November 5, 2009
Martinsburg Journal – The Weekender

Hagerstown, MD – When it comes to seafood, freshness is key – and that’s something some landlocked seafood restaurants have a hard time replicating, especially this time of year.

Thankfully, those looking for delicious, quality seafood that tastes like it just arrived at market at an affordable price have to look no further than Schula’s Grill and Crab House.

Located at 11205 John F. Kennedy Drive in Hagerstown, MD., it may look unassuming from the outside. But the first thing you may notice upon walking into the restaurant is its spacious, clean atmosphere. The floors, as well as all of the table and chairs, are all beautiful hardwood. After a few minutes inside, it’s not hard to lose yourself in the atmosphere, imaging that just outside is the boardwalk complete with the soothing, rhythmic sound of ocean waves crashing against the shore instead of the parking lot alongside busy Robinwood Drive.

The other thing you will quickly notice is the service itself is exceptional. Within moments of sitting down at our table inside the packed dining room, our drink orders arrived promptly.
For appetizers, my guest and I ordered the cream of crab soup, while a second guest ordered the fried calamari.

Featured prominently on the restaurants’ menus is a promise from the Sciulla Family, the restaurant’s owners, that they are committed to bringing patrons the highest quality, freshest product available daily. That became clear by our first bite.

For starters, the cream of crab soup featured hearty chunks of real, quality crab meat-quite the opposite of many a restaurant crab soups that so often feature piecemeal, straight from the can, imitation crab chunks no bigger than a chick pea, or small, stingy strands of crab barely noticeable to the tastebuds.

It was also while quickly eating the deliciously creamy, seasoned soup that I noticed the first of the little authentic touches you’ll find while eating a t Schula’s. I’m told from New Englanders that partaking in any seafood-based cream soup, or “chowda” as it is often called, you must have oyster crackers. Saltines, I’m afraid, do not suffice. When I just so happened to notice the oyster crackers sitting next to my cup of soup, I knew instantly only good things would follow.

Now, on to the calamari. While squeamish, less adventurous eaters may not be able to overcome the idea of eating fried squid, it’s quite a tasty treat if prepared right.

Sampling a few piec es from my guest’s plate, I was pleasantly surprised. The problem with fried seafood too often is the batter itself is too heavy or thick, distracting from the overall taste of whatever the fried, battered shell is meant to contain. The calamari at Schula’s was quite the contrary, as the conservative use of a light batter let the full taste of scrumptious morsels shine through. Most importantly, the calamari was juicy and just tender enough to be chewy, but not rubbery.

Upon completing our appetizers, Schula’s prompt service again surprised, as no sooner had we finished than our main courses arrived.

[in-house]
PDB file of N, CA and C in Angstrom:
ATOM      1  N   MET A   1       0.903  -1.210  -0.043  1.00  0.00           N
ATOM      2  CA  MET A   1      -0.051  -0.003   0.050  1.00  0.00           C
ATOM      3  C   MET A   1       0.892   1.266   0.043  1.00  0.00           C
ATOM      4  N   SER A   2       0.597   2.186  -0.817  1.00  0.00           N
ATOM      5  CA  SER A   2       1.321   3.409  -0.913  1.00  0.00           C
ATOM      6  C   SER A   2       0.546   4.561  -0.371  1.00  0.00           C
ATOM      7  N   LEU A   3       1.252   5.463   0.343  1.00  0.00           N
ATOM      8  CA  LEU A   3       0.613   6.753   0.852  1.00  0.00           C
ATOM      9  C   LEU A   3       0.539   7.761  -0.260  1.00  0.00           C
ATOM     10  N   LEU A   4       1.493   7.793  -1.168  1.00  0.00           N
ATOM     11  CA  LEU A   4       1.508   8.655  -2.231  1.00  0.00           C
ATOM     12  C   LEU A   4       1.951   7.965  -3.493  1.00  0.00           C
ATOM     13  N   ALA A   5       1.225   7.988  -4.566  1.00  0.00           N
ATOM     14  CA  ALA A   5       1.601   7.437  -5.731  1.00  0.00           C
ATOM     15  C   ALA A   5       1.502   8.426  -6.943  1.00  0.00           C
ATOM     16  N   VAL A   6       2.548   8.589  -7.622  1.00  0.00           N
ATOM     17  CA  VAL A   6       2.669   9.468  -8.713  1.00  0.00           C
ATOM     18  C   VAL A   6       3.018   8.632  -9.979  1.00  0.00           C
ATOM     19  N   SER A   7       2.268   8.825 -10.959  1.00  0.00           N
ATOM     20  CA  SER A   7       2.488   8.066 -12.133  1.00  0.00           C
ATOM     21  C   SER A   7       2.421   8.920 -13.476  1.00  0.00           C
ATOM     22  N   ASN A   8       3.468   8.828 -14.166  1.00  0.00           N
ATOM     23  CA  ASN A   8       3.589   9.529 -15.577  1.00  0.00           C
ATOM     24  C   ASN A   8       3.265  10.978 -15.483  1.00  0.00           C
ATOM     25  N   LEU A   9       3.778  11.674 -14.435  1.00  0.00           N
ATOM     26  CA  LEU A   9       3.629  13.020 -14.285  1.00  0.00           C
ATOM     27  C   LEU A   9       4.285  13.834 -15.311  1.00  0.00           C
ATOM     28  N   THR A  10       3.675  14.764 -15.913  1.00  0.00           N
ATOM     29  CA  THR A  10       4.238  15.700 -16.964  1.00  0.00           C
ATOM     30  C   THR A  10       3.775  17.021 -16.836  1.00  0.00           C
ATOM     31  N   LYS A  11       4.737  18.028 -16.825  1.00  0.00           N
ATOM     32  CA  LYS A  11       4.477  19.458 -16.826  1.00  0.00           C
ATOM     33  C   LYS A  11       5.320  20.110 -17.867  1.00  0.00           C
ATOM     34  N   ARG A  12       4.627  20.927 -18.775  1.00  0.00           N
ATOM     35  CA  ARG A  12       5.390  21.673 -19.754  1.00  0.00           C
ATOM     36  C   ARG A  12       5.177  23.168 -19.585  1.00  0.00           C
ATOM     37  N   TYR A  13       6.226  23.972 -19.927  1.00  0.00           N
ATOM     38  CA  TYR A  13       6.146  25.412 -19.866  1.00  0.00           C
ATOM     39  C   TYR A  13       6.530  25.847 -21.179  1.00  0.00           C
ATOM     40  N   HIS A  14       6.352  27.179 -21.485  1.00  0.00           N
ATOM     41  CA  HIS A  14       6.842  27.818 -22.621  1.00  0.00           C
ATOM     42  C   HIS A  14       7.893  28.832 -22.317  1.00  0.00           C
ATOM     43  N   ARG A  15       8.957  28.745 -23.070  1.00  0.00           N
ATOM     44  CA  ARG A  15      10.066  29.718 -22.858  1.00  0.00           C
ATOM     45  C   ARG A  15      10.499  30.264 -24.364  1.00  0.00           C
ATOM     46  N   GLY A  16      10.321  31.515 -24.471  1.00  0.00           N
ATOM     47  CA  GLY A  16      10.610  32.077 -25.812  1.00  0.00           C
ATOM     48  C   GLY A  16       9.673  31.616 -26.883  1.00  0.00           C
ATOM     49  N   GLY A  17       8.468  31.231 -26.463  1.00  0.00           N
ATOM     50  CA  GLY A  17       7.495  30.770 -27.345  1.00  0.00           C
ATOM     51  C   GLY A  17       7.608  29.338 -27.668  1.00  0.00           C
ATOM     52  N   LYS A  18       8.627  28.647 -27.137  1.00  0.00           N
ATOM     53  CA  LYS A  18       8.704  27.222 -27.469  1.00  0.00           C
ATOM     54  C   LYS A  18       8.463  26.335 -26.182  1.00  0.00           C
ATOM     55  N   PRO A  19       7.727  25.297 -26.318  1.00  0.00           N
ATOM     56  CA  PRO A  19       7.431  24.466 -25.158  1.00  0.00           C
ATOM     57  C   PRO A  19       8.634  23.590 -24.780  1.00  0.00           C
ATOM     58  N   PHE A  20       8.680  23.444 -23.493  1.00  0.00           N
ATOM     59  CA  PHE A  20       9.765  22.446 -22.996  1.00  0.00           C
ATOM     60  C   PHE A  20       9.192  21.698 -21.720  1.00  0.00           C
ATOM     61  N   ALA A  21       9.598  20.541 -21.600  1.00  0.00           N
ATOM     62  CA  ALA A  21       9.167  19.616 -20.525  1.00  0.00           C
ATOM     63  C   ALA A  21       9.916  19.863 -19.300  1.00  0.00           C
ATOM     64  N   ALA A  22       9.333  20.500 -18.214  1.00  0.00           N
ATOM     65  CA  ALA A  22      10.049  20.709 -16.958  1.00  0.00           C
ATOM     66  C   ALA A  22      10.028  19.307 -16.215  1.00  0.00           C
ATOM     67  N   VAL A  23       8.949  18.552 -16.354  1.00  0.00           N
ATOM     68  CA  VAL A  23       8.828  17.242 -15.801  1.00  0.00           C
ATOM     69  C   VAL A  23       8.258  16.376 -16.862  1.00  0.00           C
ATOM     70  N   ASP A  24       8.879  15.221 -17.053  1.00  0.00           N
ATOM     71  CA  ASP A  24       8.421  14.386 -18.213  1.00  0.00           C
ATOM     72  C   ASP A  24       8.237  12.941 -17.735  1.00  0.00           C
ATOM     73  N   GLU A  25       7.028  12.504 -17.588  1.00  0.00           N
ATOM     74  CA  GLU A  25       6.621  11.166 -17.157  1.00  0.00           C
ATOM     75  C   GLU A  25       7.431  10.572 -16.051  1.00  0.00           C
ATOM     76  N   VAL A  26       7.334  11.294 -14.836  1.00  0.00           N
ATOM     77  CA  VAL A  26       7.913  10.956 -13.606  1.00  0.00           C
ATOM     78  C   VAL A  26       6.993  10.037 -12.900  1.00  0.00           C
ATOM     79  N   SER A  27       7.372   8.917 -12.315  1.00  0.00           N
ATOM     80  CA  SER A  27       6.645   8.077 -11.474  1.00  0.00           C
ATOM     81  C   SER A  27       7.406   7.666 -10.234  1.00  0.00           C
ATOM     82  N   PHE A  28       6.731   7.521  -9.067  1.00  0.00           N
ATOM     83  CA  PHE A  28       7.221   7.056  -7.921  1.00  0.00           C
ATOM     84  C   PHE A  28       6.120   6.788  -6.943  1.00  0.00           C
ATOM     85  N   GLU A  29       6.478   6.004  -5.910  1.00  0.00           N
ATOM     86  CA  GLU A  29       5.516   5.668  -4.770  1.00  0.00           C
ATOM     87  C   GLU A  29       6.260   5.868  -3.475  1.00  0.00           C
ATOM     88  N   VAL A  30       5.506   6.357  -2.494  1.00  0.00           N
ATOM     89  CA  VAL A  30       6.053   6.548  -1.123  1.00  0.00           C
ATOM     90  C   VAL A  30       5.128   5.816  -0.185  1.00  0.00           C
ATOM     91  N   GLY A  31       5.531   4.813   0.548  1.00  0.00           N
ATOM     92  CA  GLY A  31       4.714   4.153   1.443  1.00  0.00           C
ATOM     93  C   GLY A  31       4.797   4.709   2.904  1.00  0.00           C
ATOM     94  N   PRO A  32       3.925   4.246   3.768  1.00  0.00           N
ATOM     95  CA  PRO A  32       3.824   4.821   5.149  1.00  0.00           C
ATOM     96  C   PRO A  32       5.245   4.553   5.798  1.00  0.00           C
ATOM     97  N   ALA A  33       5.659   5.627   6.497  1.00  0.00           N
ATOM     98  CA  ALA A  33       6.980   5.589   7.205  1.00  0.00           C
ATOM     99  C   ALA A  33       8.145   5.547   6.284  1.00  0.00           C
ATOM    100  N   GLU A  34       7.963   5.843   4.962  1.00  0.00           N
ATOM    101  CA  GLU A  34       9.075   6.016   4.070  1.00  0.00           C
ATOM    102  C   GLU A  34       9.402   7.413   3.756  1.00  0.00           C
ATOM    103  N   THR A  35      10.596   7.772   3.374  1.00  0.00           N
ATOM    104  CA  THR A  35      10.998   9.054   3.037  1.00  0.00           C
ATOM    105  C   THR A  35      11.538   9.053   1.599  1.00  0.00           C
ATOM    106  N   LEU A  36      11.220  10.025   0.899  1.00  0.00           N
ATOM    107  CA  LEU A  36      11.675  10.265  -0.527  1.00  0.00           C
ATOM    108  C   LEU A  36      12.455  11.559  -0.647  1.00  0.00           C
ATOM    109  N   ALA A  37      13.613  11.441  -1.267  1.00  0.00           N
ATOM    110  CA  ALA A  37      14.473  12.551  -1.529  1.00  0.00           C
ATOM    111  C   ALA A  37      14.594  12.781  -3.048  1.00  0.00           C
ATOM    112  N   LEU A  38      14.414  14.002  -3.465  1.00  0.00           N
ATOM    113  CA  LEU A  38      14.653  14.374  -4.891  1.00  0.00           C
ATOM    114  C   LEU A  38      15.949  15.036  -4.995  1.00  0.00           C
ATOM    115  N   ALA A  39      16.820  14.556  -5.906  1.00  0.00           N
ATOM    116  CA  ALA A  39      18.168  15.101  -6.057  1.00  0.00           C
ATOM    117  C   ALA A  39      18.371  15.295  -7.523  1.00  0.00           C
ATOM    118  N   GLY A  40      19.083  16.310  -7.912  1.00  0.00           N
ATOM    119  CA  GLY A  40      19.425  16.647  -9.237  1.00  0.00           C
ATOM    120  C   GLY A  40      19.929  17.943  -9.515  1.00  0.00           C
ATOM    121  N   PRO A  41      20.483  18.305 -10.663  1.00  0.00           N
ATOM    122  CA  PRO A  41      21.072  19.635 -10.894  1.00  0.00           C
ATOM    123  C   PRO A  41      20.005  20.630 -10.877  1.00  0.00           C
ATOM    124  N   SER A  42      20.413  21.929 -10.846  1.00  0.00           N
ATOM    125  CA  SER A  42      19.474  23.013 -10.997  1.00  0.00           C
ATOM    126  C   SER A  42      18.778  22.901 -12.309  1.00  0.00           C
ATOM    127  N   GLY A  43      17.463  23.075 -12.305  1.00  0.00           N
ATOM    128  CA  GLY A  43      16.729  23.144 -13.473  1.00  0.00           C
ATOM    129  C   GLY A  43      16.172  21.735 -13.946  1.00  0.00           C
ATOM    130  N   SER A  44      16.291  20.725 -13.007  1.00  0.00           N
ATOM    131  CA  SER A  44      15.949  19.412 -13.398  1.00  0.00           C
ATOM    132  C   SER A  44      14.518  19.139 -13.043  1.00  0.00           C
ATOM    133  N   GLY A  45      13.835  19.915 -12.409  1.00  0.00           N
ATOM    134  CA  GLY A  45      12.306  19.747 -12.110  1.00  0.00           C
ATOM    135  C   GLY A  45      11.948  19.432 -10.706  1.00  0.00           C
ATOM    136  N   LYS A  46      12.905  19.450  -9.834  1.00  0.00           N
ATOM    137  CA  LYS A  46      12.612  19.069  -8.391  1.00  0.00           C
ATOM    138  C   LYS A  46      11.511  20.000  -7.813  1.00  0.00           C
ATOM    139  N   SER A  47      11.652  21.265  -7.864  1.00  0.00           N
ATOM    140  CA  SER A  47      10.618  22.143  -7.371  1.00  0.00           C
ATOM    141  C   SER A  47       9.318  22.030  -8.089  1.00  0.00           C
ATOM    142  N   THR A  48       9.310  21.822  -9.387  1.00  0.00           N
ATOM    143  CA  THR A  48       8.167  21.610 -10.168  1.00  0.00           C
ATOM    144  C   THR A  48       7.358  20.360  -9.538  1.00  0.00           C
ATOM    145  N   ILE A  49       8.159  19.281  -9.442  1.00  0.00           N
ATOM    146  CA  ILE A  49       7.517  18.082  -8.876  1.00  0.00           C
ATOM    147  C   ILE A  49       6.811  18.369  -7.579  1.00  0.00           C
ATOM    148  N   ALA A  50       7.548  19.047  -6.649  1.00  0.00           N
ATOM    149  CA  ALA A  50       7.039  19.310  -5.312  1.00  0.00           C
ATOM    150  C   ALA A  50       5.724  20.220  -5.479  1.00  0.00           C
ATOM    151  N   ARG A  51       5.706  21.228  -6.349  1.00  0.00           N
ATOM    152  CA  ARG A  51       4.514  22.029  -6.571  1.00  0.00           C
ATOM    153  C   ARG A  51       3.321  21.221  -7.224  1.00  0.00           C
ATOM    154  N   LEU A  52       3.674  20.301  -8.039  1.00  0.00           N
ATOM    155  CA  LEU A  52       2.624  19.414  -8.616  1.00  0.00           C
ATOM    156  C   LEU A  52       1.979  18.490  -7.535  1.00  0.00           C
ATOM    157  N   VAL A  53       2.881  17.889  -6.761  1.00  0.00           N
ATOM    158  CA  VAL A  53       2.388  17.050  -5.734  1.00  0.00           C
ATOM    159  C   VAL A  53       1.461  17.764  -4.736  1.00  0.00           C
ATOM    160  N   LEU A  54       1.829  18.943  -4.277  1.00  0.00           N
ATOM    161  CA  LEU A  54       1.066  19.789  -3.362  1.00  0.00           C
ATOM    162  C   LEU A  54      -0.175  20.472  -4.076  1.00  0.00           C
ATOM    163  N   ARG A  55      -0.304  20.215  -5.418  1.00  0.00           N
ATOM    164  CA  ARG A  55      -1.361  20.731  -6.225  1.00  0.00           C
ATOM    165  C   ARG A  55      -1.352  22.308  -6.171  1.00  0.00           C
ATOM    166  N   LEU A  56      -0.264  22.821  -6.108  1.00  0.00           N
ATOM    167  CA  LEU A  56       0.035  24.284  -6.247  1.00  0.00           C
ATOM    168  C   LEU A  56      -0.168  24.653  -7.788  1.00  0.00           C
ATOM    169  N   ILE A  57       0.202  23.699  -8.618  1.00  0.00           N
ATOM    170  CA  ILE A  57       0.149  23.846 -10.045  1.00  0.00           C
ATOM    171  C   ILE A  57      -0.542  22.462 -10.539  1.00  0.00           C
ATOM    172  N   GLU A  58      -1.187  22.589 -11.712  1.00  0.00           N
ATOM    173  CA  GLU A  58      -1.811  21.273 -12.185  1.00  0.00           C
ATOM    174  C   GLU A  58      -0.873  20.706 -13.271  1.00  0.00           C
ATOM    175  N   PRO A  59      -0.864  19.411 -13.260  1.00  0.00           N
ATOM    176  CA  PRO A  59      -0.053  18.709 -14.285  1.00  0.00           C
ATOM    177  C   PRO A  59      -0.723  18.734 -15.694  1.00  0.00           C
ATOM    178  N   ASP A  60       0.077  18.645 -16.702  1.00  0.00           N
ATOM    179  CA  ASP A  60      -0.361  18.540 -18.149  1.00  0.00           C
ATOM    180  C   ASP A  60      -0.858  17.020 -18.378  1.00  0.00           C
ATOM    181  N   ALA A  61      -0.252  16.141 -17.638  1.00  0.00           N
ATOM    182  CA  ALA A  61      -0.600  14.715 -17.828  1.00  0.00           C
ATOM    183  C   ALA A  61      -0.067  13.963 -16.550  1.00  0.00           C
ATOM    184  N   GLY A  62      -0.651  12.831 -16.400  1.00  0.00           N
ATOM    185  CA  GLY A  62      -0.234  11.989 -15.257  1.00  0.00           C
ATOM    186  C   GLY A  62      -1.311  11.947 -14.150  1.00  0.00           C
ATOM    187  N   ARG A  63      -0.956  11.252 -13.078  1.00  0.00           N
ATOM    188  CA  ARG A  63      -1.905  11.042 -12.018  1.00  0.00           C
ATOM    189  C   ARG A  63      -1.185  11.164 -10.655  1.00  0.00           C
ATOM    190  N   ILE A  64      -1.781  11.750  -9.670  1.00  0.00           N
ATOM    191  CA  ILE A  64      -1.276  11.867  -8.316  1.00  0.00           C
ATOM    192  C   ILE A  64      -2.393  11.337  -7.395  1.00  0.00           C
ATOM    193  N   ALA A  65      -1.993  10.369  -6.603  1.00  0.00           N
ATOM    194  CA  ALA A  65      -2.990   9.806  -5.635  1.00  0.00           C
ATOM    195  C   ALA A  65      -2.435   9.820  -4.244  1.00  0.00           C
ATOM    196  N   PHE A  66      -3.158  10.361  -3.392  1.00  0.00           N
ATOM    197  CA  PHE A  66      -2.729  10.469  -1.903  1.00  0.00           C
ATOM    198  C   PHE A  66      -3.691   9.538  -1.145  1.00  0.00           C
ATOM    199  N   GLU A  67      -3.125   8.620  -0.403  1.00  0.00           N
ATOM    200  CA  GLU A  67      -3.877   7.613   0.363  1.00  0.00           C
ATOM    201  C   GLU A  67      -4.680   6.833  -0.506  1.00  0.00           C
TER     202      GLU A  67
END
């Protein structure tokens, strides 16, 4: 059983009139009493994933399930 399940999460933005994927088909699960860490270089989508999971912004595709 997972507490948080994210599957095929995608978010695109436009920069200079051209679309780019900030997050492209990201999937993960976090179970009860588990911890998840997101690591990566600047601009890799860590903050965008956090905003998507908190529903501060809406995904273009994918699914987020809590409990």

Since I was in Maryland, I opted to try Schula’s Collossal Crab Cake, a half pound of jumbo lump crab meat prepared in a special blend of spices. It certainly lived up to its name, as did the onion rings that I ordered as a side that were as large as a hockey puck.

Schula’s commitment to freshness to my continued enjoyment again rang true as I took my first bite of my crab cake. There was not one speck of filler to be found in Schula’s crab cake, unlike pretend, so called crab cakes. You find at many a restaurant. I almost felt guilty as I quickly devoured the large chunks of crab meat found in the cake, itself more like a giant ball of pure seasoned crab meat that would take probably hours of tedious shell cracking to produce by hand.

One of my guests chose the lobster ravioli special that night as her main dish. While an appetizer, she found it as delicious and filling as a full meal itself, not to mention it was garnished with a jumbo shrimp the size of two big thumbs pressed together.

My other secret gourmet guest chose the deep fried haddock, which is served with fries and coleslaw. Sampling a rather generous hunk, the fish itself was marvelous. Juicy, it almost melts in your mouth on first bite. Again, one could tell the fish was fresh, since ill-prepared fried fish comes off as flaky and unappealingly dry.

The meals were so delicious that we joked with our server that we were in a race to see who could finish first. Unfortunately, we were too full to sample dessert, but the half- dollar sized peppermint patty chocolate covered mints provided with our check was one last special touch that topped off a night of amazing food. Schula’s is a dining experience that no true seafood lover should miss.

Schula’s features a dinner, as well as a lunch take-out menu in addition to in-house eating. All-you-can-eat-crabs are available to go by the dozen or the bushel.

A full menu is available at
Landlubbers need not fear, as the menu also includes salads, pasta, steaks and other meat cuts, as well as sandwiches and a kids’ menu.

Lunch hours are 11 a.m. to 3 p.m. Monday to Saturday. Dinner hours are 3 to 9 p.m. Monday to Thursday, 3 to 10 p.m. Friday and Saturday, and 1 to 8 p.m. Sunday.
Private parties are welcome